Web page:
Above and to the right of Leo are two bright stars, called Castor and Pollux. These are the main stars of Gemini, the Twins. Click to find out more about these stars and the constellation.
Between Leo and Gemini, and quite hard to see on this map, is the constellation of Cancer. To find out more about this famous but usually rather secretive bit of sky, click here.
Lower down and to the left of Leo is Virgo with its bright star Spica. Jupiter is also there this year, above Spica and a lot brighter, so that's the best guide to finding this constellation.Another way to find Spica is to go up to the Plough and follow the curve of its handle round. First you come to a very bright star, Arcturus, and then you come to Spica, which is a lot lower in the sky. On the map is marked a sort of Y shape, which is quite easy to pick out, which helps you to spot Virgo.
If you want a map with all the constellation names on it, click here.
You can't miss Jupiter as it's the brightest object in the night sky (apart from the Moon). It is high in the south-east, shining down brilliantly and without twinkling – always a sign that you are looking at a planet rather than a star. This is because planets have tiny discs, whereas stars are points of light. Starlight is easily disturbed as it passes through our turbulent atmosphere, which is what causes twinkling. Jupiter is worth looking at it through binoculars, as you should see three or four of its moons like tiny stars on either side of it. With a telescope you can see a couple of its dark equatorial belts as well. The picture here was taken on 16 March using an 80 mm telescope.
Mars is also in the evening sky at the moment, but is low down at the time of our map and is hidden by one of the trees over in the west. It looks like a reddish below the Pleiades star cluster (the Seven Sisters) and you'll see it if you look over to the west about 9 pm. Right now it is a long way from the Earth, so it is very tiny and you'll struggle to see any details on it even with a good telescope.
Saturn is in the early morning sky at the moment, over in the south-east, rising around 2 am. It will be in the evening sky during the summer months so it will be easier to observe then.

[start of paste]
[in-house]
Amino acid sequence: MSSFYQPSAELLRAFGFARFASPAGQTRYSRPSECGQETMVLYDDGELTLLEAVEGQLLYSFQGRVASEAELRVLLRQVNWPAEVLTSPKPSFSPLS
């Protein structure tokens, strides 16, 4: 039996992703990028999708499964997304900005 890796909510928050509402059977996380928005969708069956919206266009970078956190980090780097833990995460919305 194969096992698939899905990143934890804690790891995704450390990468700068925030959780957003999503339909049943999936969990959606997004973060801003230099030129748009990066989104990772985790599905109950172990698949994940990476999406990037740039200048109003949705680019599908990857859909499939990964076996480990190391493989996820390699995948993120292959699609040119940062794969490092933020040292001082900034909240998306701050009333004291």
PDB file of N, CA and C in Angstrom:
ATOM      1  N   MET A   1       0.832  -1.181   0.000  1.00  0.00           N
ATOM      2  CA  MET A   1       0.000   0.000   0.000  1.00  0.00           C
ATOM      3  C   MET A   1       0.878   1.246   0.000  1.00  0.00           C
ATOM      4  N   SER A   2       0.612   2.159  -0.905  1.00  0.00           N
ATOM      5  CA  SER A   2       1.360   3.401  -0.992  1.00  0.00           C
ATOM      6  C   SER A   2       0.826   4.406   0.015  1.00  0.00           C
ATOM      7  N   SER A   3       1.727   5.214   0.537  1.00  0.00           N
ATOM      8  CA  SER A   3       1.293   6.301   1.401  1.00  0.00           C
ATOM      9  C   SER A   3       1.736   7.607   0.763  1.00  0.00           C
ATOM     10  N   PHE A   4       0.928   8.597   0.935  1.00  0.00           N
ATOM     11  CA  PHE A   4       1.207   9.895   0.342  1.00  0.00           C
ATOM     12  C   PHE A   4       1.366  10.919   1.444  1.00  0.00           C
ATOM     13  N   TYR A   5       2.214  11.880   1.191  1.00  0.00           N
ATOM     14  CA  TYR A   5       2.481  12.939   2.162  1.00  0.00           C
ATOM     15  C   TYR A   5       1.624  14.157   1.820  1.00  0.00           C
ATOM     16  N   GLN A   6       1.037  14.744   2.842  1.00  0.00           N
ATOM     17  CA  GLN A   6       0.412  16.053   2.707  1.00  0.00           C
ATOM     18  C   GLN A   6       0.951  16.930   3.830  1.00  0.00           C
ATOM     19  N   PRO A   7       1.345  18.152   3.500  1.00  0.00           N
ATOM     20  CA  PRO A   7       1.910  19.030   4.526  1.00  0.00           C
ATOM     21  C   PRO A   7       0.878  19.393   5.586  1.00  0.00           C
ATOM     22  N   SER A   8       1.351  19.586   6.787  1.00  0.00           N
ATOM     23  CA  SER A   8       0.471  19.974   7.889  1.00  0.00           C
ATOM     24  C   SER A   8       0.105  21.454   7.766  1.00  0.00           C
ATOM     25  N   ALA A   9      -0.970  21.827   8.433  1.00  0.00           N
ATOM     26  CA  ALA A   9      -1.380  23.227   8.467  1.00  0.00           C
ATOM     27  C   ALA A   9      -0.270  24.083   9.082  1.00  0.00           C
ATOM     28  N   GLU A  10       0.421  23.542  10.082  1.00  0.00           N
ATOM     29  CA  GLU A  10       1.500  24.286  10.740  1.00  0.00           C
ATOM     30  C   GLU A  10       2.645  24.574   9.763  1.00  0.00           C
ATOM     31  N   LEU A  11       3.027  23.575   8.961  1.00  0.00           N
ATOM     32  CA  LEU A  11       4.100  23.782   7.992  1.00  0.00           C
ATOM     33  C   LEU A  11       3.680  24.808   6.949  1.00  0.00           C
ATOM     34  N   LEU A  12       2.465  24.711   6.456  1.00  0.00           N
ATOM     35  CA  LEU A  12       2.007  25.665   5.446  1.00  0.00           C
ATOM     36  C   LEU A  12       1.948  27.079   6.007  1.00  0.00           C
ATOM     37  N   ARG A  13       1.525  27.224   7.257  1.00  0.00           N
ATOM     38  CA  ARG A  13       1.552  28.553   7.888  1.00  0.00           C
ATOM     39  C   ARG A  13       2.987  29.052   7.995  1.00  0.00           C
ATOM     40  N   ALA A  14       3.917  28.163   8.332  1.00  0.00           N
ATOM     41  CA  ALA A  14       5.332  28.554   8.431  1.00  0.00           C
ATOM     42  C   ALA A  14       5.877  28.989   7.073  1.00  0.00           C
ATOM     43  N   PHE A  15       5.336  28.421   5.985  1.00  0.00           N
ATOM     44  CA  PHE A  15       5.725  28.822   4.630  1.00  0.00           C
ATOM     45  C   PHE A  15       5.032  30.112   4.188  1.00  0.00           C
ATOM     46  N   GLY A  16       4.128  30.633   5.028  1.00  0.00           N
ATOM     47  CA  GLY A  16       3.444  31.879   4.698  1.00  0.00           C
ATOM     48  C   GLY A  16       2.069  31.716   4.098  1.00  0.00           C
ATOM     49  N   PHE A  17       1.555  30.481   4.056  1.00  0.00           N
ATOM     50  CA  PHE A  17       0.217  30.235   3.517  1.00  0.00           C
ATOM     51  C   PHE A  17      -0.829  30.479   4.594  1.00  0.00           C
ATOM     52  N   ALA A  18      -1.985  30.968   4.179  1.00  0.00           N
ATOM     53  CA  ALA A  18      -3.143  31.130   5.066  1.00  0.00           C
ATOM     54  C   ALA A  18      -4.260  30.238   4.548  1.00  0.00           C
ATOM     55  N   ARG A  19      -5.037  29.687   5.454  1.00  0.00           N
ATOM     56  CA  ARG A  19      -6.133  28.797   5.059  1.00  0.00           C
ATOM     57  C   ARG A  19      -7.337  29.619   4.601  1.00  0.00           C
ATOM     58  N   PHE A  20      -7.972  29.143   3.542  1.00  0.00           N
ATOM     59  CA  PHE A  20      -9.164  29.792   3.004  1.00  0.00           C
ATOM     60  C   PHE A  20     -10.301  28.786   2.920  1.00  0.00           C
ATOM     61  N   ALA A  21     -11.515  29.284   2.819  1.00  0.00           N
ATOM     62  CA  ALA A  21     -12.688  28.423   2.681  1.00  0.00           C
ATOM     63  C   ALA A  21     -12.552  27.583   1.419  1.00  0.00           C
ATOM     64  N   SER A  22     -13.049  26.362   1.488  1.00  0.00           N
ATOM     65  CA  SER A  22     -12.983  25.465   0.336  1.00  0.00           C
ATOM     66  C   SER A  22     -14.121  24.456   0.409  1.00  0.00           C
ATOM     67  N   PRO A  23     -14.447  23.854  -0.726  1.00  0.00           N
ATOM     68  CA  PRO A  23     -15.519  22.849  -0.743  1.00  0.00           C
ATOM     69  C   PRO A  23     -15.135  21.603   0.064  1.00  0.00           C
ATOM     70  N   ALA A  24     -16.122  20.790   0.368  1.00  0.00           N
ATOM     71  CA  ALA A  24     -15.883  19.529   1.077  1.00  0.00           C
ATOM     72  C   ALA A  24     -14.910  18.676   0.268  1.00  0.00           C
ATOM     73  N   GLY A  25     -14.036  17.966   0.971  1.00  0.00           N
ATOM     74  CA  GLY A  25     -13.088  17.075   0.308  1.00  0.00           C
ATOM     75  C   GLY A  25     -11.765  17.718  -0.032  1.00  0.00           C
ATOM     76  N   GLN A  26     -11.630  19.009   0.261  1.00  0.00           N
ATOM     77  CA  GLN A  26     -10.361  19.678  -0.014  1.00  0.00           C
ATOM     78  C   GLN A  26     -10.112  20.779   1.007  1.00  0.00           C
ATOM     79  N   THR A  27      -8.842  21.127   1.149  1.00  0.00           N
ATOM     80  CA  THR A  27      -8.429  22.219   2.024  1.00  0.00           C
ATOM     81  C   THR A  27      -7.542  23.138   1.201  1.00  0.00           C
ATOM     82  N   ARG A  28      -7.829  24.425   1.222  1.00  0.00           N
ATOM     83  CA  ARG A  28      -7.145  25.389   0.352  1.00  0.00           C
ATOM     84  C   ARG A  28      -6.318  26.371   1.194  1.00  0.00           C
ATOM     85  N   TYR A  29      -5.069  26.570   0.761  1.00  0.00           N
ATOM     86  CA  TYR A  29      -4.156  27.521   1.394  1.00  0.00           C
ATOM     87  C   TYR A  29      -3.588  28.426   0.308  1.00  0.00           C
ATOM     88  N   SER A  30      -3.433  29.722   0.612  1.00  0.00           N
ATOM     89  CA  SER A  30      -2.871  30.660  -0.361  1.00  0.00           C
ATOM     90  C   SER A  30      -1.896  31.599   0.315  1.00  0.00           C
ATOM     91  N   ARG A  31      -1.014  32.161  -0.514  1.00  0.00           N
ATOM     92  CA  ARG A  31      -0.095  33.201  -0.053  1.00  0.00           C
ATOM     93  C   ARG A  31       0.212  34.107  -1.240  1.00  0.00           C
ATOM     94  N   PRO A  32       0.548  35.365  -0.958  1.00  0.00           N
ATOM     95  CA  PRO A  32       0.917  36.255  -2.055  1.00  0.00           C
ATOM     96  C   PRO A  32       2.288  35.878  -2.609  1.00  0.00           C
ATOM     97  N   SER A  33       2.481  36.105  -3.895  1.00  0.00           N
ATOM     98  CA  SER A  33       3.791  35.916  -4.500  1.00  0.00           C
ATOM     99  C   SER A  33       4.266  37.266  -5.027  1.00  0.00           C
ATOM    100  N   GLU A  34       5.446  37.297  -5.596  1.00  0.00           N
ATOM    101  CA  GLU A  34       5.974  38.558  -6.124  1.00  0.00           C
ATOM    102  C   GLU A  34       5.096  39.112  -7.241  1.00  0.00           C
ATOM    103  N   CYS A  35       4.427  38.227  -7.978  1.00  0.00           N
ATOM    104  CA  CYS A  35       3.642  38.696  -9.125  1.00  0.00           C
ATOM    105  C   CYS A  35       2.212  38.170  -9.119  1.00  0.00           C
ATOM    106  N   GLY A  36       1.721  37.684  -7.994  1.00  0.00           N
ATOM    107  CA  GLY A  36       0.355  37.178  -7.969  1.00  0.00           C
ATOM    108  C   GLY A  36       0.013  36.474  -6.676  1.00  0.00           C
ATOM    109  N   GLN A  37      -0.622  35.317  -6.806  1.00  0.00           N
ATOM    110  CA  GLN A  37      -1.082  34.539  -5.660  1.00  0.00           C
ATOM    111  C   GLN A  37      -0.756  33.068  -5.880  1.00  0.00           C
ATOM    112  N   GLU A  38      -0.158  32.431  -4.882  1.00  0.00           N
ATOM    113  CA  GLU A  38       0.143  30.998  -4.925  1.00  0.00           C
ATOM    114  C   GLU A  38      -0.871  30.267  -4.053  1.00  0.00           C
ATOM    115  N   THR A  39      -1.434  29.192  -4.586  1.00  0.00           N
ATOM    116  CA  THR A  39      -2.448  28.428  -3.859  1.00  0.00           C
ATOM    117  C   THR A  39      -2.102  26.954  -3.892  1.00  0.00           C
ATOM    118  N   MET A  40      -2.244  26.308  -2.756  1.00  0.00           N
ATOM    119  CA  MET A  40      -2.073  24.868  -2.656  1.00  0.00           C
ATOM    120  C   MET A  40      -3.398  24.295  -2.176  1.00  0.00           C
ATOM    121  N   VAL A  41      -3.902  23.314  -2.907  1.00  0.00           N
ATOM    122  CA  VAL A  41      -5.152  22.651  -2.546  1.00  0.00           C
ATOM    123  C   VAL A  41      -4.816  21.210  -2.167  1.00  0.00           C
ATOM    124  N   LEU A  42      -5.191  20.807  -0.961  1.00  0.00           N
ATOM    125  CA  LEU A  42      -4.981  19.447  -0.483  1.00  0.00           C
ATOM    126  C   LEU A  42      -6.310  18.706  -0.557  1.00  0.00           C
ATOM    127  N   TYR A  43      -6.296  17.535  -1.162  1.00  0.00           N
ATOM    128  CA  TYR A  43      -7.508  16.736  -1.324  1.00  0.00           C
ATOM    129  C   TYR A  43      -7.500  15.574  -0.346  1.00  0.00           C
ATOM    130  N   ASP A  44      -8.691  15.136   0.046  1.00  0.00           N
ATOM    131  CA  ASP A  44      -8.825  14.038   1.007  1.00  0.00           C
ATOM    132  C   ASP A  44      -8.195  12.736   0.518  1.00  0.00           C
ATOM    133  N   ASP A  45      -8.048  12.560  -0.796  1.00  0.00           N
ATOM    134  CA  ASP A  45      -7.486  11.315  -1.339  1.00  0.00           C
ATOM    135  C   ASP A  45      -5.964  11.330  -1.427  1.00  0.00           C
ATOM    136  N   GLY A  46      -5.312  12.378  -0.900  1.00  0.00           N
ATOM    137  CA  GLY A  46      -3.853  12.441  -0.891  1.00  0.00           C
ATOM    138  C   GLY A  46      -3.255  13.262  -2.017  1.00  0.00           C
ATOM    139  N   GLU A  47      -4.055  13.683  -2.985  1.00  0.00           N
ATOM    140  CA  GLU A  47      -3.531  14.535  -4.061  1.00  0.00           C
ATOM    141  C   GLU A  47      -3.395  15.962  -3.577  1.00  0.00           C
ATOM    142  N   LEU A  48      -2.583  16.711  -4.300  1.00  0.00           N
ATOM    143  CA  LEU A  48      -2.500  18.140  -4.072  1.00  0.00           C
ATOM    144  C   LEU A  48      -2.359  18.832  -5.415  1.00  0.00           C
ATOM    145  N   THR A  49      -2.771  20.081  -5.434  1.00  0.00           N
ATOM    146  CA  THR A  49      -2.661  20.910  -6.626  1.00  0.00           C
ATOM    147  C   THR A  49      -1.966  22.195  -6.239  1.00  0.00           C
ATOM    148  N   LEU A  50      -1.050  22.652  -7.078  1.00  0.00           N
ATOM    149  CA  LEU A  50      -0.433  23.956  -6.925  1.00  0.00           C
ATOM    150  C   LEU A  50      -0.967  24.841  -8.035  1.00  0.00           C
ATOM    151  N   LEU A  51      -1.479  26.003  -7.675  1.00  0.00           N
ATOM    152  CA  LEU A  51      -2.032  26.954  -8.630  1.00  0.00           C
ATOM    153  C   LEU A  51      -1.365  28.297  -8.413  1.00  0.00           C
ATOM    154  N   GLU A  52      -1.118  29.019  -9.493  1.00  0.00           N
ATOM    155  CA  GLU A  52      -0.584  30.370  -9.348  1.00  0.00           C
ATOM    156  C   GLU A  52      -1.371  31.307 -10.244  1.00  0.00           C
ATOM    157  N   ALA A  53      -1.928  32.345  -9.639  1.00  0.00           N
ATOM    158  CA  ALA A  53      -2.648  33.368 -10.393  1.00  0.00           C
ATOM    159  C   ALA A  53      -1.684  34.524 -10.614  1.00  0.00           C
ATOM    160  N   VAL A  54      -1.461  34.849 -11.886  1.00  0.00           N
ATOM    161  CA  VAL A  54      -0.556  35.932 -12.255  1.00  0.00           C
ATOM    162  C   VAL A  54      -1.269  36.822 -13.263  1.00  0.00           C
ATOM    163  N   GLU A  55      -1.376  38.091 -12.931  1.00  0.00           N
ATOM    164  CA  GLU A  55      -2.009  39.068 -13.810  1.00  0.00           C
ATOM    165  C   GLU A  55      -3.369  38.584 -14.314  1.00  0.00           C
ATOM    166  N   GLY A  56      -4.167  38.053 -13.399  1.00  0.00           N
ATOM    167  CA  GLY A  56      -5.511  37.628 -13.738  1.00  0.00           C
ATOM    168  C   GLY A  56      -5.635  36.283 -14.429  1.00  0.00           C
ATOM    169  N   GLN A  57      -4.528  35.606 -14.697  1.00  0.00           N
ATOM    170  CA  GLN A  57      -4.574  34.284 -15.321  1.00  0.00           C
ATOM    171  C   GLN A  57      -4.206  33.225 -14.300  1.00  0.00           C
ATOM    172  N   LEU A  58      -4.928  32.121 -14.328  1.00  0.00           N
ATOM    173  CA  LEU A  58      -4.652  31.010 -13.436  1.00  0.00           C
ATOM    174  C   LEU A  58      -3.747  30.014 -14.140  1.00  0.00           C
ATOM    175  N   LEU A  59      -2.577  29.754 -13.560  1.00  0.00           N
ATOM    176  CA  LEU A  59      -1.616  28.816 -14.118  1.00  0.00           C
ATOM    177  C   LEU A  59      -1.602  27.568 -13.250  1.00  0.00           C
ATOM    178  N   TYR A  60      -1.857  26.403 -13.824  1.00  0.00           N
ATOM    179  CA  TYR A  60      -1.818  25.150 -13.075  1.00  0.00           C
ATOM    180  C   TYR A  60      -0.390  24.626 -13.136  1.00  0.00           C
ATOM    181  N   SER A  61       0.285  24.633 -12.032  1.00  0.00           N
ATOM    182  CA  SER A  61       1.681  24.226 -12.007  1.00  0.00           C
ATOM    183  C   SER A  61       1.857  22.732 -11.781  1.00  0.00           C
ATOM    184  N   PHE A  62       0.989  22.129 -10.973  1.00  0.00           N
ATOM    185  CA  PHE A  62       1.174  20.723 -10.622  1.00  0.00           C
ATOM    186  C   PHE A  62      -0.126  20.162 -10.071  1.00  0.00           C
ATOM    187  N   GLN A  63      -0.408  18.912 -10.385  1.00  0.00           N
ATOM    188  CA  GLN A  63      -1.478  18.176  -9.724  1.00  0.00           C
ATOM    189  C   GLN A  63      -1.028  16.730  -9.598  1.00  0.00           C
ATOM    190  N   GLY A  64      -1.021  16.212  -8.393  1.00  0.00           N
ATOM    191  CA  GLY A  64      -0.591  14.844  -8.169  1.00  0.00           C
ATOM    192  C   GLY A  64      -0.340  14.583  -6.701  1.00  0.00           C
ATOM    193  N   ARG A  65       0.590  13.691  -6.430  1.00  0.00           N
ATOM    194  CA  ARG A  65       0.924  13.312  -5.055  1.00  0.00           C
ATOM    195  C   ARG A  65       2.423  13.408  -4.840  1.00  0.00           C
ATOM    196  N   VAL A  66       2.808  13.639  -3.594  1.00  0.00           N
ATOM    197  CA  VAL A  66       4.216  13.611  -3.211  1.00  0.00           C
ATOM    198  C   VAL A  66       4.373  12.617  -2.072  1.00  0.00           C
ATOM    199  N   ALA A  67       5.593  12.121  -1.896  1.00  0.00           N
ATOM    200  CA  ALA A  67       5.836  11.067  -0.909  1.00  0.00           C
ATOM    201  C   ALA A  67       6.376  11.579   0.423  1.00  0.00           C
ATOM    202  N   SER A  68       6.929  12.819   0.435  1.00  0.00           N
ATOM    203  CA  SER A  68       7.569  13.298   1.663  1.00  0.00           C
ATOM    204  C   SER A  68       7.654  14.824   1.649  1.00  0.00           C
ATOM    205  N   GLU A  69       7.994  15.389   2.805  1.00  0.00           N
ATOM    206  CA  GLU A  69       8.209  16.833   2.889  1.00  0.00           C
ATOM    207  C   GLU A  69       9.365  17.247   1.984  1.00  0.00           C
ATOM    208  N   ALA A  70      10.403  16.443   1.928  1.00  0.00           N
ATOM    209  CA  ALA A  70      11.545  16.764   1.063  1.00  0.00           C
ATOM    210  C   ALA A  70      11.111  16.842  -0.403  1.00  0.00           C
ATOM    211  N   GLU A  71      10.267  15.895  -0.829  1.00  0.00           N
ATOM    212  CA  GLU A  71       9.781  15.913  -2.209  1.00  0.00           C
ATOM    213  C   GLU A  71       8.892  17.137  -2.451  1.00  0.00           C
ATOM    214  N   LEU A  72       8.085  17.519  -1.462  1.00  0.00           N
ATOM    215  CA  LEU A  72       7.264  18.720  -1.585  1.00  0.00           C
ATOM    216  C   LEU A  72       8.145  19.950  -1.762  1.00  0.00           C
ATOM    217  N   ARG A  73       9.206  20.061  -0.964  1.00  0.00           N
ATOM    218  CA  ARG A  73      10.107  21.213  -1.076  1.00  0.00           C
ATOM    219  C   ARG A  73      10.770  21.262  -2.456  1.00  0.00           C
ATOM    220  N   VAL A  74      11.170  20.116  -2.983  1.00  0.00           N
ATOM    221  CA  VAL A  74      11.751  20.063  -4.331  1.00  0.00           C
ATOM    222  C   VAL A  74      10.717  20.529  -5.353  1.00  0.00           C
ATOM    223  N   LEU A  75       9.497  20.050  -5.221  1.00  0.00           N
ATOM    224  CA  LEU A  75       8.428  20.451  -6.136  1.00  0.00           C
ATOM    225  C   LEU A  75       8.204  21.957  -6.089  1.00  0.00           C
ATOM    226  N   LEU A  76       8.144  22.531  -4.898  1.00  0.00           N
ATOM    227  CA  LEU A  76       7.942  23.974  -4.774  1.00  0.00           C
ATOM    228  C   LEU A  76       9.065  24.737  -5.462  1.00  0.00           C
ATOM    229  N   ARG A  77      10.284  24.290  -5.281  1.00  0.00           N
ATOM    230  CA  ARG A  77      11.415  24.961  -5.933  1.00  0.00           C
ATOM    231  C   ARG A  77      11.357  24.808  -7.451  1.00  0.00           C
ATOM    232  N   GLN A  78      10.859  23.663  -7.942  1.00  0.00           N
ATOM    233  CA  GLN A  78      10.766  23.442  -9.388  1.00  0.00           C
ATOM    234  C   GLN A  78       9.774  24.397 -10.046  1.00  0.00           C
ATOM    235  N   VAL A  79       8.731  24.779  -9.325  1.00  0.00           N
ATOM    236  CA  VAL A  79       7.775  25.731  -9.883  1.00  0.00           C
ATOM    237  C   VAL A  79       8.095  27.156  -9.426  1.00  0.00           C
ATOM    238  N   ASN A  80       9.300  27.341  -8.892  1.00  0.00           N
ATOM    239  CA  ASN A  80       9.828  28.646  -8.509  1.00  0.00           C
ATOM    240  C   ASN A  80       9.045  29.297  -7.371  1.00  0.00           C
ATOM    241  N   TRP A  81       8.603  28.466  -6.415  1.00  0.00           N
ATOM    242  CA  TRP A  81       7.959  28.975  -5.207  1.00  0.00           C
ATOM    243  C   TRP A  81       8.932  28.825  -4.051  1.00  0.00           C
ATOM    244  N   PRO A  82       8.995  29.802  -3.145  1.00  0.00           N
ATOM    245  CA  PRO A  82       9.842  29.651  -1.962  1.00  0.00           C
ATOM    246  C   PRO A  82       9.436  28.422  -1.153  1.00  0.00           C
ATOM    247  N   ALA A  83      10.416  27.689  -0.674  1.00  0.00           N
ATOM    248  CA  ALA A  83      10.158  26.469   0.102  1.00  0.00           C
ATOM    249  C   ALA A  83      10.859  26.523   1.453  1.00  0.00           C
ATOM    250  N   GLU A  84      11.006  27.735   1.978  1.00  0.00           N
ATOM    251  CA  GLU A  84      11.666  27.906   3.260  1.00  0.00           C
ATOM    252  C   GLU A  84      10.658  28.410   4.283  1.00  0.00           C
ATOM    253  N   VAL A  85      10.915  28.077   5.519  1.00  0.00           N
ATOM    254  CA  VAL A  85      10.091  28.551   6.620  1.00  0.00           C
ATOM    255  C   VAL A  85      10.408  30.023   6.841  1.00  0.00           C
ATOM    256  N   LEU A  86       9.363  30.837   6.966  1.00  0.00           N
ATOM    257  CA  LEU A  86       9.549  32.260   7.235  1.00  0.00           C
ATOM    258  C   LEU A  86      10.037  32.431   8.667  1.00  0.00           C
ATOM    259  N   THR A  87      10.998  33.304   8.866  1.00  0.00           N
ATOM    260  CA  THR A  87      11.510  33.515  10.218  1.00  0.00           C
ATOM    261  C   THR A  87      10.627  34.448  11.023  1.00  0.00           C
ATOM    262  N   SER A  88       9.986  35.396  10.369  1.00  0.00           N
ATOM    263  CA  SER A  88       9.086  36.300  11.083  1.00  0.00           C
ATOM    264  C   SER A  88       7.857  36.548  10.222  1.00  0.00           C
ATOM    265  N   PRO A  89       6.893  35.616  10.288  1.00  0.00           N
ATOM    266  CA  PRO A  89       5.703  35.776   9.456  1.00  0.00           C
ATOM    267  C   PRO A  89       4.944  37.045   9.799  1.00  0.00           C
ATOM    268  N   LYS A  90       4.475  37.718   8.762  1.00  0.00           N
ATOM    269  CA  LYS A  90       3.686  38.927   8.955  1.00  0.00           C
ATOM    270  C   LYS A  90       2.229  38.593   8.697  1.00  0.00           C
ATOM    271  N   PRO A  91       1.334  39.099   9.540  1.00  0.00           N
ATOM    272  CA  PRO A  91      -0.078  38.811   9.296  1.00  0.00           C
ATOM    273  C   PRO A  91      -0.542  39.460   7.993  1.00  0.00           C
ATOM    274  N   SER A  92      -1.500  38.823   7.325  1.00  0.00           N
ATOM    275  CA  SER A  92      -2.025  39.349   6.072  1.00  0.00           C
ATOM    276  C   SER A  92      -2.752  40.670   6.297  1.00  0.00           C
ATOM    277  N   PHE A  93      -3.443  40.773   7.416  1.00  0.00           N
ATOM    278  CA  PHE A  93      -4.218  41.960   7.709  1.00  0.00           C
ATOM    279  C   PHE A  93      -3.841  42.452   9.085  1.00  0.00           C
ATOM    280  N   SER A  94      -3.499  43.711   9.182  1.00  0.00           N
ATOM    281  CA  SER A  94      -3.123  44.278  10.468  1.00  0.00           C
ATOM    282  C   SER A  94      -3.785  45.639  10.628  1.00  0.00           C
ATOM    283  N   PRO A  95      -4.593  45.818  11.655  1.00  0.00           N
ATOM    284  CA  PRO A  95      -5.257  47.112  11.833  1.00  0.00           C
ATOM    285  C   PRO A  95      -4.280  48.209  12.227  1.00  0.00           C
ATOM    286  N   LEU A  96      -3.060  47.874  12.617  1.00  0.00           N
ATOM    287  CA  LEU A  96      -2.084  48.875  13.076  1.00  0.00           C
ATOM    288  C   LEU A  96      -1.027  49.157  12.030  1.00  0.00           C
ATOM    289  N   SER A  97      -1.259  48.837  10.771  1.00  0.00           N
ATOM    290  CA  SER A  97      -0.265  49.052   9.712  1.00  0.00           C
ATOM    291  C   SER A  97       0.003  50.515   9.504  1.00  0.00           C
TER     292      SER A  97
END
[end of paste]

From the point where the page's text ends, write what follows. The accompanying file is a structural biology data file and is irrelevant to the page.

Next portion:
Mercury is a fleeting visitor to the evening sky at the beginning of April. But it misses being shown on our map, as it is best seen about an hour after sunset, which at this time of year is about 8 pm BST (this varies with your location). You need to look in the direction where the Sun has set, just north of west, low down just above the horizon, and if the sky is clear down there you should be able to see Mercury as a bright star against the twilight. It is sinking toward the horizon all the time, so it isn't visible for long. It is below and to the right of Mars.
Mercury is at its farthest distance from the Sun on 1 April, but you should be able to see it for a week or so after that.
Around 22 April you should look out for few meteors – shooting stars. The annual Lyrid meteor shower is then at its maximum, and this year the event coincides with last-quarter Moon so it doesn't rise until about 3 am. There are only likely to be around 10 an hour even under ideal conditions, which in practice never actually applies, so don't expect anything spectacular. They will appear to come from the general direction of Vega, over to the top left of the map at the top of the page. Others could appear, which are not part of this shower. For more details, see our Meteor Section page on the shower.